"In letters to him over the years between his arrival in the UK and her death in 1901, the queen signed letters to him as 'your loving mother' and 'your closest friend'," author Shrabani Basu told the BBC... "It was unquestionably a passionate relationship - a relationship which I think operated on many different layers in addition to the mother-and-son ties between a young Indian man and a woman who at the time was over 60 years old."
[Abdul Karim, photo from the BBC story]
He taught her Urdu, instructed her in Indian culture and history, and introduced her to Indian cuisine -- she took particularly to curry dishes. The friendship followed on her earlier closeness as a middle-aged widow with a rough-hewn Scottish servant John Brown, famously captured in the film Her Majesty Mrs. Brown, starring Dame Judi Dench and Billy Connolly. Abdul Karim, however, was promoted beyond the status of a servant, while John Brown was not. Karim become Queen Victoria's private secretary and "was bestowed with many honours as the royal party travelled around Europe meeting monarchs and prime ministers."
Certainly both friendships were frowned upon by the Queen's family and advisers, and most particularly that with Abdul Karim. Following Victoria's death her son, Edward VII, ordered letters and evidence of the relationship destroyed, and Karim was dismissed from Royal service.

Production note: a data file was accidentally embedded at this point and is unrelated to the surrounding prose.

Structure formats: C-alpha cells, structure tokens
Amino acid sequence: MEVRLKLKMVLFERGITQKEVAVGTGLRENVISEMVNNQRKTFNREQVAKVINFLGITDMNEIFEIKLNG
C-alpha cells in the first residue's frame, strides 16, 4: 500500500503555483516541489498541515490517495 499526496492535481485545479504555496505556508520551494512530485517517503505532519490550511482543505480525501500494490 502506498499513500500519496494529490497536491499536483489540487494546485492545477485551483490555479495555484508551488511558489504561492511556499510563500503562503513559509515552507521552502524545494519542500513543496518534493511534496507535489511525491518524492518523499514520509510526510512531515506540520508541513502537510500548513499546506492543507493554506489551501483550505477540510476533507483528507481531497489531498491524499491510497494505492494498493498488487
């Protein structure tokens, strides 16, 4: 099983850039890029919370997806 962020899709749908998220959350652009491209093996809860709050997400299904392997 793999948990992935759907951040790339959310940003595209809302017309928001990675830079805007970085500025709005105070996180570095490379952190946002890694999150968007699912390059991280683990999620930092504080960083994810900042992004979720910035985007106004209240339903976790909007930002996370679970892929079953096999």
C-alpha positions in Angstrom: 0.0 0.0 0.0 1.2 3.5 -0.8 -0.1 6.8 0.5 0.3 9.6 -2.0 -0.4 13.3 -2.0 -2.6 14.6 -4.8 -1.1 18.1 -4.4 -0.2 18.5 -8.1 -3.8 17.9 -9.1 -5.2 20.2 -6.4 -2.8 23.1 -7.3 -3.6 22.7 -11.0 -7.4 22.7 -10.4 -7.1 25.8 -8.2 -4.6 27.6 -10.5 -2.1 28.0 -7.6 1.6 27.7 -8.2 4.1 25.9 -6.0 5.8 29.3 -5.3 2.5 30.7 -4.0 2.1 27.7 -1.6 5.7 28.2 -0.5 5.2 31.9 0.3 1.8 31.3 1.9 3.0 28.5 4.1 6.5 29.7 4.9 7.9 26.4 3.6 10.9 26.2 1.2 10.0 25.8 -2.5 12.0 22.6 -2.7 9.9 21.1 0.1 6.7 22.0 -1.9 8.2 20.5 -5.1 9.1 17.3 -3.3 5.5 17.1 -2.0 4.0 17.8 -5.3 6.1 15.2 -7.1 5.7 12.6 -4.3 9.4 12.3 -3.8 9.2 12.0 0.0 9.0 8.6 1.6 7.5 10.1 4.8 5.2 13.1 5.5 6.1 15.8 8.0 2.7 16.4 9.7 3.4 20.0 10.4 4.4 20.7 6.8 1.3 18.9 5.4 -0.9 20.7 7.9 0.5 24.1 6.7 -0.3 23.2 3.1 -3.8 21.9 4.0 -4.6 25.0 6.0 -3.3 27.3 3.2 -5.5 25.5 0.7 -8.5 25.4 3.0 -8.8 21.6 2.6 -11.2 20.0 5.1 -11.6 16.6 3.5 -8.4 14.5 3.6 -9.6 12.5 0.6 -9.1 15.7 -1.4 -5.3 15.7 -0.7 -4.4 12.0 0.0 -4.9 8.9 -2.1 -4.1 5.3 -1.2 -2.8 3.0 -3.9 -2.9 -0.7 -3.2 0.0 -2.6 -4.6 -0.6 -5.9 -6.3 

So what exactly did the very unconventional figures of John Brown, and then Abdul Karim, provide for the widowed Queen? Companionship certainly, and a certain safety in their status as subservient figures -- for all their personal charm and endearing qualities. They may have, however, been "equals" to the Queen in another sense. Perhaps both parties identified as marginal figures, living somewhat detached from their worlds -- as if observers of their own lives. While it may seem rather odd to refer to the Queen of England (and Empress of India) as a "marginal figure," during this period of her life she was well entrenched into her 40 years of dour widowhood, cossetted in the Royal estates, and rarely emerging to preform ceremonial duties. She was a figurehead, the mother of the nation -- but mostly in photographs, swathed in black, frozen in time in the age when her dear Prince Albert was still alive. As "Other" figures, Brown and Karim quite possibly allowed the Queen to step out of the expectations of her role. The opprobrium of advisers and family (particularly her son Bertie -- Edward VII -- whom she blamed for her husband's premature death) may have merely strengthened this feeling.